Fantasy Football Mailbag: Wednesday 8/10/16

With Keenan Allen coming off a big injury, is he worthy of a high draft pick in 2016 for season-long fantasy football?

Fantasy football research never stops, and offseason news can really complicate things, especially when coaches talk up second- and third-string players. That's why we're starting up a fantasy football mailbag.

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Now, let's answer some questions.

Email submission from Daniel Lindsey

14 team Superflex league, .5 PPR scoring. Roster: QB, RB, RB/WR, 2 WR, TE, OP. Possible keepers (pick 2): Keenan Allen, Kelvin Benjamin, Dion Lewis, Mark Ingram. I feel Ingram is a lock but unsure of my other keeper. All keepers are selected in this league before the draft begins.

It's absolutely smart to lock Mark Ingram in with how good the New Orleans Saints' offense could and should continue to be. As for the rest of the group, Keenan Allen would seem to hold a pretty sizable advantage.

Once we plug Daniel's draft settings into numberFire's season-long draft kit, we'll see that Ingram is ranked as the 25th overall asset. Allen checks in 39th with Dion Lewis 63rd and Kelvin Benjamin 64th. Even if it's a superflex league, you can mold the rankings to fit your league, and this tool can help answer a lot of complex keeper questions.

When you look at what Allen did last year prior to his season-ending injury, it's easy to understand the optimism. Through the first eight games (including the one in which Allen left with his injury), Allen had controlled 25.5% of the team's total targets. When your quarterback is as efficient as Philip Rivers has been throughout his career, those targets are going to carry heavy value. Even with Travis Benjamin now in the fold, Allen's floor is sizable considering the volume he figures to receive.

In fairness to Kelvin Benjamin, he had a 26.6% market share in his rookie season with the Carolina Panthers, and that's a superbly impressive number. However, that year, the team's No. 2 wide receiver was Jerricho Cotchery with 78 targets. Devin Funchess may not be a fully proven asset just yet, but he's likely better than the aged Cotchery, offering a bigger threat to Benjamin's role in the offense.

Additionally, the Panthers likely won't need to pass nearly as much as they did in Benjamin's rookie season. Thanks to an improved defense and more favorable game flow, the team threw the ball 44 fewer times in 2015 than it did in 2014. Entering the season as numberFire's fifth-ranked team, they would seem closer to the 2015 squad than 2014, keeping the potential volume reduced on Benjamin relative to his rookie season. All of this combines to make him a much bigger risk than you'll find in Allen.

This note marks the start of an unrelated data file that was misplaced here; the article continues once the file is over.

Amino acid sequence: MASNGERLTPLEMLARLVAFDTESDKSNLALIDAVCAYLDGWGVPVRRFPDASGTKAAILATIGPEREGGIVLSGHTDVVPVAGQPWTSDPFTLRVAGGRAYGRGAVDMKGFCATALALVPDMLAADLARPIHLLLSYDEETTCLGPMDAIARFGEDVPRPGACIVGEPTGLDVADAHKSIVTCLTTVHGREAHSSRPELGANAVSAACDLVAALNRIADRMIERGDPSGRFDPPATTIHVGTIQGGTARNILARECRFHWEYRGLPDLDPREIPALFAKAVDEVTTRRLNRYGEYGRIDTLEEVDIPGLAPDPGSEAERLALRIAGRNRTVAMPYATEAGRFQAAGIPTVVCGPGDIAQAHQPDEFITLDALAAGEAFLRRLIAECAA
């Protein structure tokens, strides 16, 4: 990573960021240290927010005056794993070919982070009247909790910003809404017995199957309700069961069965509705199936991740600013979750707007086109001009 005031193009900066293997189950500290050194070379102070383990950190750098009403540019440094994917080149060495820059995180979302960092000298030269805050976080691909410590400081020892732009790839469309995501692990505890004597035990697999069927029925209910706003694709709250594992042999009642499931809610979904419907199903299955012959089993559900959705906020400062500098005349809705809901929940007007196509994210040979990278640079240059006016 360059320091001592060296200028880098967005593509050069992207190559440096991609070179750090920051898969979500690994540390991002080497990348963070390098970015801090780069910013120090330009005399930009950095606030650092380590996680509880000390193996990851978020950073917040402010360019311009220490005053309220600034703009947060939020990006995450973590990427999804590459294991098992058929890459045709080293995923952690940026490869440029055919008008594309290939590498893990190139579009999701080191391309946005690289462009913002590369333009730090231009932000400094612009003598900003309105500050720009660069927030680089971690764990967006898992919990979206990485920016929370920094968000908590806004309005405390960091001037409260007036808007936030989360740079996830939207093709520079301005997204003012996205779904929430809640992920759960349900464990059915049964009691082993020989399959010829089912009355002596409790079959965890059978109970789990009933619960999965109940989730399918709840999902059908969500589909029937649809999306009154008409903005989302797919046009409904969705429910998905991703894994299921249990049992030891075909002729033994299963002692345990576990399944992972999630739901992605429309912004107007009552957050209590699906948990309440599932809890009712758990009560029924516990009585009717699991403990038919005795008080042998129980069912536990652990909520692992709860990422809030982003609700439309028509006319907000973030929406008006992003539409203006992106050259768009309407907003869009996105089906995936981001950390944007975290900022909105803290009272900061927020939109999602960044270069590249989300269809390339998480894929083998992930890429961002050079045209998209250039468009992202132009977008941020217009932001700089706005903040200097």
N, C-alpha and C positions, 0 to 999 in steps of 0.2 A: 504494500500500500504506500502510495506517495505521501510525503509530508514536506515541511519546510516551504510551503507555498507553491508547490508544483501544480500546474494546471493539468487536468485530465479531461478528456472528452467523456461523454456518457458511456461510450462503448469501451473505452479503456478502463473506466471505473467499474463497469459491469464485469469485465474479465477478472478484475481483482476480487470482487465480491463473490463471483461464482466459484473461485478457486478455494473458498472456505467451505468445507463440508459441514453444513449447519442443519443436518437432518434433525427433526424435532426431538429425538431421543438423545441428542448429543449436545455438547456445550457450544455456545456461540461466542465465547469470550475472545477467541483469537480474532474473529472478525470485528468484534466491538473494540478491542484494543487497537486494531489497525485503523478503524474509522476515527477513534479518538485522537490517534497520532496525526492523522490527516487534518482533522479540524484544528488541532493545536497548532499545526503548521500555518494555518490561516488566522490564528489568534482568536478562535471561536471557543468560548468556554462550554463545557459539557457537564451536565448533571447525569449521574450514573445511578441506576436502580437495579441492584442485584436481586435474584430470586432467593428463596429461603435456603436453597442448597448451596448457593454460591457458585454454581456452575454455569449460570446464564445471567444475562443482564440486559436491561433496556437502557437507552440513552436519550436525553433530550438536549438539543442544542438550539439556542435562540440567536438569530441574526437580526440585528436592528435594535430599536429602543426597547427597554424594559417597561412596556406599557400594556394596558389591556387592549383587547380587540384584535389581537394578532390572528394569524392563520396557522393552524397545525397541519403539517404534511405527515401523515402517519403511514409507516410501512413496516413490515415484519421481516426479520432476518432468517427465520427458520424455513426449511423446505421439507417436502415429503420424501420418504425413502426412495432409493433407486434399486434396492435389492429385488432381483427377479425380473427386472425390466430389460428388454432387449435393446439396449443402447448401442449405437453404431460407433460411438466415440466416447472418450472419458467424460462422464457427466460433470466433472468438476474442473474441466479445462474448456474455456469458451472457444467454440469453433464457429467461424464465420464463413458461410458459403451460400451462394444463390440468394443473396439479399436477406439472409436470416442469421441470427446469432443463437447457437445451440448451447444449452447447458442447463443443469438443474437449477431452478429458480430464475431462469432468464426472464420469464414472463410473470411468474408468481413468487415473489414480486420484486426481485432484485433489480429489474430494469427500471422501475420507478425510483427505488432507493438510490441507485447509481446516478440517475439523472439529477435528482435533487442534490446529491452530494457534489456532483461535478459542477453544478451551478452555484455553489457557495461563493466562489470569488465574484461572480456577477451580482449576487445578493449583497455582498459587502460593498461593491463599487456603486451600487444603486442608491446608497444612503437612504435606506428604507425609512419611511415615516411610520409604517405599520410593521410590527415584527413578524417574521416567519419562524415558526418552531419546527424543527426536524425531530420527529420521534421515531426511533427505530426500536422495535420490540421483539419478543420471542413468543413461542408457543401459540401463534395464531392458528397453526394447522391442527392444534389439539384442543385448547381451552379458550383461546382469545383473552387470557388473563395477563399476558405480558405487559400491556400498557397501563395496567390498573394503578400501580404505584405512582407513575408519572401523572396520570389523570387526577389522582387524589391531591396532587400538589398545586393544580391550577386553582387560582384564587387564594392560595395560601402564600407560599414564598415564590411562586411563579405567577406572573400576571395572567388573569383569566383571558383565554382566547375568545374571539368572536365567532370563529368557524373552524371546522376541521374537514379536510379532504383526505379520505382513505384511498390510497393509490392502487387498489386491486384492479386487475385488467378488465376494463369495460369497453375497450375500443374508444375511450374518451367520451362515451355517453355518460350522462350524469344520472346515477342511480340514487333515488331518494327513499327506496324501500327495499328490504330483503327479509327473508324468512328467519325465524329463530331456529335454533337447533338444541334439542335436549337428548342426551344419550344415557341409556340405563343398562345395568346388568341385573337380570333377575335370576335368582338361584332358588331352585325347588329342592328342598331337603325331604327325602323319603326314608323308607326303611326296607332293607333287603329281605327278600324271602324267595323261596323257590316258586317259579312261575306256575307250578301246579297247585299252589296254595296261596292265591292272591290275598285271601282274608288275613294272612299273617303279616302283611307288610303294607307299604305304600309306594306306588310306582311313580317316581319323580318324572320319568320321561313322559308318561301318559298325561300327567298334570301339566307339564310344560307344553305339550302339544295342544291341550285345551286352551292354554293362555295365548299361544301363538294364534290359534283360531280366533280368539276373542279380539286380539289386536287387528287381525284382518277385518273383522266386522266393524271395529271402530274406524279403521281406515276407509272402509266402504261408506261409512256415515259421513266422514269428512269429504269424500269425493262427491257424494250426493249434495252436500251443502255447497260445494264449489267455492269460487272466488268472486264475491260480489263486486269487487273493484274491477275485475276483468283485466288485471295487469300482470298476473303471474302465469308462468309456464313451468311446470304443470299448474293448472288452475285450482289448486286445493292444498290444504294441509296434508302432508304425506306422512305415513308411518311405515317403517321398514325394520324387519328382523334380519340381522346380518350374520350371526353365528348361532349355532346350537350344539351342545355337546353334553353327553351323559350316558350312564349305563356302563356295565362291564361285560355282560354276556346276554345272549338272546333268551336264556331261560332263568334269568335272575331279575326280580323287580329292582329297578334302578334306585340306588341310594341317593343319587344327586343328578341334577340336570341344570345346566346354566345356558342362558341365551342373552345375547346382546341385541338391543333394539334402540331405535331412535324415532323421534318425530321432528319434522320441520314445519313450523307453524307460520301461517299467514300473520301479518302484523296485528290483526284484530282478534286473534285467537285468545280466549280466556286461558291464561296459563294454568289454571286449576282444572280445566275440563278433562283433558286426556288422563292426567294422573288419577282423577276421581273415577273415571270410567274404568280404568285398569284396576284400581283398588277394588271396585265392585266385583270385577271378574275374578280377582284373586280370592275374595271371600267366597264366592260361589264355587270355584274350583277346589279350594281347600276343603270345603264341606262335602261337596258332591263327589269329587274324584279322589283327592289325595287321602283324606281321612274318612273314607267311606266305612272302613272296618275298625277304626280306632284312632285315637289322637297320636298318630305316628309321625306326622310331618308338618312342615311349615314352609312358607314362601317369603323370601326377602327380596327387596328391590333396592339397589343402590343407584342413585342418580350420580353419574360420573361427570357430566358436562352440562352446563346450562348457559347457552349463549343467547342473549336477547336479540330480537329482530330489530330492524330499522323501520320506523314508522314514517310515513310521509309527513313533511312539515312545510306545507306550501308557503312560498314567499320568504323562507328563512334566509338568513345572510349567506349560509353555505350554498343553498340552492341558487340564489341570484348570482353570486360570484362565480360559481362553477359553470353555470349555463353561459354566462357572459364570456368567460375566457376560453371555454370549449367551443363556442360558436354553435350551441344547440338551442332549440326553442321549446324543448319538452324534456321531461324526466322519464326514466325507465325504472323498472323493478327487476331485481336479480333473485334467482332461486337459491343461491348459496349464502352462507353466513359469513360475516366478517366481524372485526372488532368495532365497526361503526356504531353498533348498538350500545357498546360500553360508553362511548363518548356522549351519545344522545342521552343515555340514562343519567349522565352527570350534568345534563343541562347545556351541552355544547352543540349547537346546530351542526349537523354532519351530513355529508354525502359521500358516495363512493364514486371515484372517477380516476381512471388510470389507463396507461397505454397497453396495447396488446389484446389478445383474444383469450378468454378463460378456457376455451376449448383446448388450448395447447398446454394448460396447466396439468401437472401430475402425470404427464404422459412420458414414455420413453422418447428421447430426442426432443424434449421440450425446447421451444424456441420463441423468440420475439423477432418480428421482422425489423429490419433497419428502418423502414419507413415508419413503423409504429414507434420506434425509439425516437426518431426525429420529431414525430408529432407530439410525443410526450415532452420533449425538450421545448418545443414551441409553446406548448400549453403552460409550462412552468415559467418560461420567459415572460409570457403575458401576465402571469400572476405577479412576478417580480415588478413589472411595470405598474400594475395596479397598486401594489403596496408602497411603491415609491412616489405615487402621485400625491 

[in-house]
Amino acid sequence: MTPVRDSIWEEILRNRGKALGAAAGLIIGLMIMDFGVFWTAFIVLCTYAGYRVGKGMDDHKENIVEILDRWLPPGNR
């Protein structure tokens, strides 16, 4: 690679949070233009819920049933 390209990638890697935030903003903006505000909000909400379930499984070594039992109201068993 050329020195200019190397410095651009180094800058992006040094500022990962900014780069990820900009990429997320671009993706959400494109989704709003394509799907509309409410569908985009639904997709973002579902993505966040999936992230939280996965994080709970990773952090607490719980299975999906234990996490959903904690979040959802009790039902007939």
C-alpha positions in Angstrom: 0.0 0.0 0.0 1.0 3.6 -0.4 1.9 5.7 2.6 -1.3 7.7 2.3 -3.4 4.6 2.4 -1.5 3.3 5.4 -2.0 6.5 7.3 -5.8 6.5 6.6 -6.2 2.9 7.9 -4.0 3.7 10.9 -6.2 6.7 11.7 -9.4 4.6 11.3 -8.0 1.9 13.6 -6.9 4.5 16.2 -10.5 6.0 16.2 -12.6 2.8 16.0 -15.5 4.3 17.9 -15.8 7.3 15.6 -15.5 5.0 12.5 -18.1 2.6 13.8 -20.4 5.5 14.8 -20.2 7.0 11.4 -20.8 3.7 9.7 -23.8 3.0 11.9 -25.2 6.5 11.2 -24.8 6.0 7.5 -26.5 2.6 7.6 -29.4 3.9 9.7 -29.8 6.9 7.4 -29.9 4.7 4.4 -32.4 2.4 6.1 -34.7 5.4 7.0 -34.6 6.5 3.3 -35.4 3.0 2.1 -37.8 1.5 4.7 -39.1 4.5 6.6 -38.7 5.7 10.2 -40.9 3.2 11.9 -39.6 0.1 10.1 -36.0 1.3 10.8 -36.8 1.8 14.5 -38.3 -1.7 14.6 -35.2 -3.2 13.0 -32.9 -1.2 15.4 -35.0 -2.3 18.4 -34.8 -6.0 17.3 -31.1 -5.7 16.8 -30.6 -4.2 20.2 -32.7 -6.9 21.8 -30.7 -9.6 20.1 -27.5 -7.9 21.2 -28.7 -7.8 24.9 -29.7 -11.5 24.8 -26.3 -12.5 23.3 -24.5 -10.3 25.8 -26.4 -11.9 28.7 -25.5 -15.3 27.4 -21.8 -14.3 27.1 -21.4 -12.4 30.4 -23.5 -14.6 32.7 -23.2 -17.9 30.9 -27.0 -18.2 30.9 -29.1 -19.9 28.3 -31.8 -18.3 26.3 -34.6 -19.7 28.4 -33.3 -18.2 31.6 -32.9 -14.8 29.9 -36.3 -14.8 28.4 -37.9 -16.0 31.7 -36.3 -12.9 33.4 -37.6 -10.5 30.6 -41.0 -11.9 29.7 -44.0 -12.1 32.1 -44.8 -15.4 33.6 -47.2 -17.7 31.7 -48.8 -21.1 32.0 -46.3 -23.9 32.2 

Once again, we can turn to numberFire's rule-specific draft kit rankings to dissect this. In case you can't tell, I'm a pretty big fan of this thing.

For this situation, we'll adjust the settings to a 12-team league with two running backs, two wide receivers, and one flex in addition to the two-quarterback PPR settings. When we do so, it becomes abundantly obvious that Jeremiah's intuition is right on Antonio Brown.

Rank Player Position Fantasy Points FireFactor
1 Antonio Brown Wide Receiver 377.73 238.81
2 Julio Jones Wide Receiver 346.72 207.80
3 Aaron Rodgers Quarterback 352.35 200.80
4 Devonta Freeman Running Back 275.56 191.78
5 Adrian Peterson Running Back 274.76 190.98

The point of emphasis is the column on the far right, FireFactor. This takes into account both the player's overall projection and their value over replacement. Brown blasts the field out of the water here with his gap over Julio Jones being greater than Jones' advantage over 10th-place Odell Beckham. That's ign'ant, breh.

Basically, Jeremiah, you just won the lottery. Brown has an absurd advantage over the rest of the field, making the first pick in your draft easily the best value of the first round. Follow your gut, pick that bad, bad, man, and bask in his Gucciness the whole season.

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